It's been a while since I posted a #Queen fun fact, and no better time than the 38th Anniversary of Live Aid, a benefit concert held on Saturday 13 July 1985, organised by Bob Geldof and Midge Ure to raise funds for relief of the 1983–1985 famine in Ethiopia.
Billed as the "global jukebox", Live Aid was held simultaneously at Wembley Stadium in London, attended by about 72,000 people, and John F. Kennedy Stadium in Philadelphia, attended by 89,484 people.
Queen's incredible performance, was voted the greatest live performance in the history of rock in a 2005 industry poll of more than 60 artists, journalists and music industry executives.
The concert was watched by an estimated 1.9 billion people around the world, and Freddie was a natural showman who knew how to work a crowd, and his charismatic and energetic performance connected with the audience on a deep level.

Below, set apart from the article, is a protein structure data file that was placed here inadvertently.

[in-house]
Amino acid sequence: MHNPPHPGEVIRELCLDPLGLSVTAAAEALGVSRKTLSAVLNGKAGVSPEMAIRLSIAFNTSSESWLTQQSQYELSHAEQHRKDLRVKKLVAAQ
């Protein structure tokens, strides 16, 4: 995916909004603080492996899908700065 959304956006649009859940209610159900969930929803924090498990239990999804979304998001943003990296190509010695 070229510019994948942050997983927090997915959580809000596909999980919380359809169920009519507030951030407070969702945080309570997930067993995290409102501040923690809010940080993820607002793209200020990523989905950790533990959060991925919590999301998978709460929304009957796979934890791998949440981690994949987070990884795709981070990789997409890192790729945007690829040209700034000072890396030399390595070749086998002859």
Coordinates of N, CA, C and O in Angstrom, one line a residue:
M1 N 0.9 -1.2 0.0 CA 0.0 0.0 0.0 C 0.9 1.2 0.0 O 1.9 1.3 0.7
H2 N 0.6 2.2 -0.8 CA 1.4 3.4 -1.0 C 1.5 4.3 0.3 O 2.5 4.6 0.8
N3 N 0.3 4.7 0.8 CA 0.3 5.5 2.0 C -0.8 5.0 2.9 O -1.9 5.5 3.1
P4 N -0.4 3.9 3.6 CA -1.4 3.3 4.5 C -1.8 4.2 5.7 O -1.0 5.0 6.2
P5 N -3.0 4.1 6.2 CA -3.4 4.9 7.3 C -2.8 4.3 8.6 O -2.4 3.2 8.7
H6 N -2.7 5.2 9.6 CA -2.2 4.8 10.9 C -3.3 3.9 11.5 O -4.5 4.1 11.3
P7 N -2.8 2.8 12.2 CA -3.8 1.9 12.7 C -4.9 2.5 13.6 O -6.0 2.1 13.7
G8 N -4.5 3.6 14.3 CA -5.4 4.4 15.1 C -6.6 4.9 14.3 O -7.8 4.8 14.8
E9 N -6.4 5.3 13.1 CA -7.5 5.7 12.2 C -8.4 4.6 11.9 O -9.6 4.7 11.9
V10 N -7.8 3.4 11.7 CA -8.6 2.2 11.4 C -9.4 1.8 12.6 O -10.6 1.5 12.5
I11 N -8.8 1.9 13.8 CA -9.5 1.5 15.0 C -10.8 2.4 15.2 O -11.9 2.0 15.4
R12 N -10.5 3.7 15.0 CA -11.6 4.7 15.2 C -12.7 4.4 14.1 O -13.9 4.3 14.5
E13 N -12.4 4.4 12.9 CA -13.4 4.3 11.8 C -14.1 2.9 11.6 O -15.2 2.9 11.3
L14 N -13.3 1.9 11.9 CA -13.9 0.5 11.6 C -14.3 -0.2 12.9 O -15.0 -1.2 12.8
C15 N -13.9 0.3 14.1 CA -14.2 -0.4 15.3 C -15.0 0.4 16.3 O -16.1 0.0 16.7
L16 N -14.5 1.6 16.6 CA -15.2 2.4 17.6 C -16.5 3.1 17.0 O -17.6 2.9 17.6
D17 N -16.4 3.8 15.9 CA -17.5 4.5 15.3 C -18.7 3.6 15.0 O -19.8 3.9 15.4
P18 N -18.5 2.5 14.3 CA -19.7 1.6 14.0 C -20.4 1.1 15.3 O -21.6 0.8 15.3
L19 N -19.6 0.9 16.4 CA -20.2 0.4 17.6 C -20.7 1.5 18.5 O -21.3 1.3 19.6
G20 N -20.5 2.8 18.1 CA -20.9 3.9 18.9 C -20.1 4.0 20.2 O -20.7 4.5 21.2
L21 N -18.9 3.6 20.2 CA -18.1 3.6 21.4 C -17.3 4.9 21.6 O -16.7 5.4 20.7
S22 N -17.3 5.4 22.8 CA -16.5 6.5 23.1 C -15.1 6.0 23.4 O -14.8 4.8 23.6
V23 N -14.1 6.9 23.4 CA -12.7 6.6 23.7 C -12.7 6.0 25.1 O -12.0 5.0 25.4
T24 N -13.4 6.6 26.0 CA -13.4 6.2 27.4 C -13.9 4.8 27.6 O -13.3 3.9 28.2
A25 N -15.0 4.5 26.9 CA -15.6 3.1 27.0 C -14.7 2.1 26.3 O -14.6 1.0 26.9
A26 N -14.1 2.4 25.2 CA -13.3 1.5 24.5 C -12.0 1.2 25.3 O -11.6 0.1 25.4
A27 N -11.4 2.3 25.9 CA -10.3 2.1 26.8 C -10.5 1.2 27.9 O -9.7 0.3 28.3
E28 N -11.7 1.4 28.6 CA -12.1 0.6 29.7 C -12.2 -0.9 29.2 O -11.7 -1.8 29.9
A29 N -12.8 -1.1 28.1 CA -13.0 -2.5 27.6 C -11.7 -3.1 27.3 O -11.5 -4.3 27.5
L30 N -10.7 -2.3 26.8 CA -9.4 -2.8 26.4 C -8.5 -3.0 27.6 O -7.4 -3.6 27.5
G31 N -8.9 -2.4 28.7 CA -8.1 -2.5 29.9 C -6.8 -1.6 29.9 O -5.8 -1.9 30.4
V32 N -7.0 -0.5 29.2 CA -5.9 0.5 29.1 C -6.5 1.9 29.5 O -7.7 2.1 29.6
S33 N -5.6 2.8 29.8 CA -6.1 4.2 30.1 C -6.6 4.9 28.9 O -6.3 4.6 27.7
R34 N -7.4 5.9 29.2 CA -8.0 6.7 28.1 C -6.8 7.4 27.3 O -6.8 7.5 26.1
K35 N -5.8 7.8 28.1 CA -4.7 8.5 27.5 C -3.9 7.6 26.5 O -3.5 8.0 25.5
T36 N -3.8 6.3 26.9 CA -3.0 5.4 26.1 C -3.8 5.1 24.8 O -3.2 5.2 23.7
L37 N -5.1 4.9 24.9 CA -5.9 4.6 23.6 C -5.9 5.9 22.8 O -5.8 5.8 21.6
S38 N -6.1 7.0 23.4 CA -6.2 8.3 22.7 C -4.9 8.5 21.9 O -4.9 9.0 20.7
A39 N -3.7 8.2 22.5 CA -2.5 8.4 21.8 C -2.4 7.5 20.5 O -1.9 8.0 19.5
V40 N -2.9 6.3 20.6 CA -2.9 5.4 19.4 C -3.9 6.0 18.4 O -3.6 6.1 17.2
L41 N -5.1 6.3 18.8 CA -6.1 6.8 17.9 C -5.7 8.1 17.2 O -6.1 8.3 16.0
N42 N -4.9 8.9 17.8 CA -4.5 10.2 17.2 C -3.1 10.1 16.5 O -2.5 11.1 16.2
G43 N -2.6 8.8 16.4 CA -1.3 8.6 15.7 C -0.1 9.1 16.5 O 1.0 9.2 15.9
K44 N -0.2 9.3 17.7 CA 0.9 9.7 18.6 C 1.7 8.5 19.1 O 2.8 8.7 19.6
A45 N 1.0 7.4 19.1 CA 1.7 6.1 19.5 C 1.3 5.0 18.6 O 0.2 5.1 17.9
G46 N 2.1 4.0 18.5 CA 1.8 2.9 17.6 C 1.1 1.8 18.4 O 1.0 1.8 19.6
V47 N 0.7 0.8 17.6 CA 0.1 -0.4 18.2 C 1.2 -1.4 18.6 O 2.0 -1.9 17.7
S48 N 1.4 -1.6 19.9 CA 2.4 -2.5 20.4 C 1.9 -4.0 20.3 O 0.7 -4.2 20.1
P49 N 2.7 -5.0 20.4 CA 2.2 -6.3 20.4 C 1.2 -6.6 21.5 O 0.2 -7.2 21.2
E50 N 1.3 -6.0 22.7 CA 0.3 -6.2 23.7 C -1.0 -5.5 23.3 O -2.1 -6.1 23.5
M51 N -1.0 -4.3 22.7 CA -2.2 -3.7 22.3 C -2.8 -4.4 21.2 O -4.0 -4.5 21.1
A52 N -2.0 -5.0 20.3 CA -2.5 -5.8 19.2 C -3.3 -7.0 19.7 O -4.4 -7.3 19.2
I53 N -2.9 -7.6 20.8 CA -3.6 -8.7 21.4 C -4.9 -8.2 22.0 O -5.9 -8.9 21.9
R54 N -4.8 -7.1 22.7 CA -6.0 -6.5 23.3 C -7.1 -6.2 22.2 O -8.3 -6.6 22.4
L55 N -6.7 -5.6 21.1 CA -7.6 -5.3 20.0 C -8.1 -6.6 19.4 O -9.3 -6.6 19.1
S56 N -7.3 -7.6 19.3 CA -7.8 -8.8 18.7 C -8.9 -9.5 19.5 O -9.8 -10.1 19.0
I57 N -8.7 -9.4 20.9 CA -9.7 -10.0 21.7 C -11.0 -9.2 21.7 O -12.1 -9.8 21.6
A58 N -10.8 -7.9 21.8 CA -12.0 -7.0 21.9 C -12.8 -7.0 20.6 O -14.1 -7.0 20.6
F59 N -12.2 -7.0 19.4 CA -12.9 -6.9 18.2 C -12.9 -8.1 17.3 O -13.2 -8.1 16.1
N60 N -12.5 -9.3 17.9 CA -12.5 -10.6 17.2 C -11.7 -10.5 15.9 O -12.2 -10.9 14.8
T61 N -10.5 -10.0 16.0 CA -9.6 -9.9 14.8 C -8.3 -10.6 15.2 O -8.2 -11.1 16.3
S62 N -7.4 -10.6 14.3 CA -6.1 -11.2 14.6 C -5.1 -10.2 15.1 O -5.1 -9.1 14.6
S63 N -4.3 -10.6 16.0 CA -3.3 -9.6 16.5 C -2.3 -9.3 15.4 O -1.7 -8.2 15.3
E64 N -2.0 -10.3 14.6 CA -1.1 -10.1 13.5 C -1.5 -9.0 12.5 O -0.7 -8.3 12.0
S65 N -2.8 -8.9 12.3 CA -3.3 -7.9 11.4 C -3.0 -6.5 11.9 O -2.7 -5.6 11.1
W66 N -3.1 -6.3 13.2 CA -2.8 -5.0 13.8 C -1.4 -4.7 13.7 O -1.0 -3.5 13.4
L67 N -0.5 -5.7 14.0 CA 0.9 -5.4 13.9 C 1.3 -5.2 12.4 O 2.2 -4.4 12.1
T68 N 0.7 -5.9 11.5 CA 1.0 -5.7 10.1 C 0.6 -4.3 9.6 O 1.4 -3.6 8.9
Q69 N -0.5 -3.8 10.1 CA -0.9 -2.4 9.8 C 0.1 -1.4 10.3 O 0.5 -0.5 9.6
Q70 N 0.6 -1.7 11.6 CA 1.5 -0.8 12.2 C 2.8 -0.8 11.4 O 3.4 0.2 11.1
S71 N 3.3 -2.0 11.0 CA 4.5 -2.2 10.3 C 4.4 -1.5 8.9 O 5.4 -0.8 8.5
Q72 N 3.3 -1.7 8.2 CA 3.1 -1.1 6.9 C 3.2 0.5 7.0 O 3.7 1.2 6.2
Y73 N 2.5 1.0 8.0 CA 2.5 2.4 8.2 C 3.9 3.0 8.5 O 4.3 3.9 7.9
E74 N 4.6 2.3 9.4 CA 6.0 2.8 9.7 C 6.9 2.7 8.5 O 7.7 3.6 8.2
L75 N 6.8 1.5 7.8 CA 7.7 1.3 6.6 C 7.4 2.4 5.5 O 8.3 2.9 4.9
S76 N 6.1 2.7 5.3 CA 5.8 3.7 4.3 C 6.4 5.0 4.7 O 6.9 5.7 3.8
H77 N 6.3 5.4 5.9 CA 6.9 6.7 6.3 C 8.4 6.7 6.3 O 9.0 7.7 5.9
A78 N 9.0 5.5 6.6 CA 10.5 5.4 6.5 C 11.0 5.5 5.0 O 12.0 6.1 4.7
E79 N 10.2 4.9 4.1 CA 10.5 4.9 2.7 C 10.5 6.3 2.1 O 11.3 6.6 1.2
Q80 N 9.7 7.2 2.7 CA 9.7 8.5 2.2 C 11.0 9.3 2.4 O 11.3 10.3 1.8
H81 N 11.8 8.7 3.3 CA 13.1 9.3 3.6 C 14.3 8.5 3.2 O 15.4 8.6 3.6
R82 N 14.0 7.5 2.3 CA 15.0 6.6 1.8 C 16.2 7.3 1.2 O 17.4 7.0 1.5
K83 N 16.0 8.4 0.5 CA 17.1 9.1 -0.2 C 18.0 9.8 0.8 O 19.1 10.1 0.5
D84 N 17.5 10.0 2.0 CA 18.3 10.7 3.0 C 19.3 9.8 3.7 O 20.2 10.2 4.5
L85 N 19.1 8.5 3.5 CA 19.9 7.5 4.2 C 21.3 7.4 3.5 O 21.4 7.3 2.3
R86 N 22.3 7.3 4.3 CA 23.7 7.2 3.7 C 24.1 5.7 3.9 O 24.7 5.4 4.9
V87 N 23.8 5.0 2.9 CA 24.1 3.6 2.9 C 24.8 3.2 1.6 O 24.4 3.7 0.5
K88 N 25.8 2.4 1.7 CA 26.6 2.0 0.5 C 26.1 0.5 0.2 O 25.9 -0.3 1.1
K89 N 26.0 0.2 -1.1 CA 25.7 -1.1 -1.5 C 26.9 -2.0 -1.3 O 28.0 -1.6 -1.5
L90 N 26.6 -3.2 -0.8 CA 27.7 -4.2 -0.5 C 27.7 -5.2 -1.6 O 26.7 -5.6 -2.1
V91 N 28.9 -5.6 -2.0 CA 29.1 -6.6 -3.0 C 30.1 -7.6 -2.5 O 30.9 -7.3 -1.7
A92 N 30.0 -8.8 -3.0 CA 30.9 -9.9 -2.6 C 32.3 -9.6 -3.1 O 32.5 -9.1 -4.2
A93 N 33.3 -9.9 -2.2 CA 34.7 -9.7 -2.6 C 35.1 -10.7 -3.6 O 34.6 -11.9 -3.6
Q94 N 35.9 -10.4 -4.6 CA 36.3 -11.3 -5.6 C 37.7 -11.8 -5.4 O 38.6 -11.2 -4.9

According to the BBC's presenter David Hepworth, their performance produced "the greatest display of community singing the old stadium had seen and cemented Queen's position as the most-loved British group since the Beatles".
Freddie's famous sustained note—"Aaaaaay-o" with the audience came to be known as "The Note Heard Round the World"
Ironically though, leading up to the concert, Queen were perceived as "has beens" The success of Queen’s performance at Live Aid helped to revive their career, which had been faltering at the time.
Contrary to the movie Bohemian Rhapsody, Freddie may have been showing symptoms of HIV/AIDS, but wasn't official diagnosed until 1987, three years after Live Aid.
However this is one of many inspirational examples of how Queen defied all odds and in the face of adversity came out stronger than ever.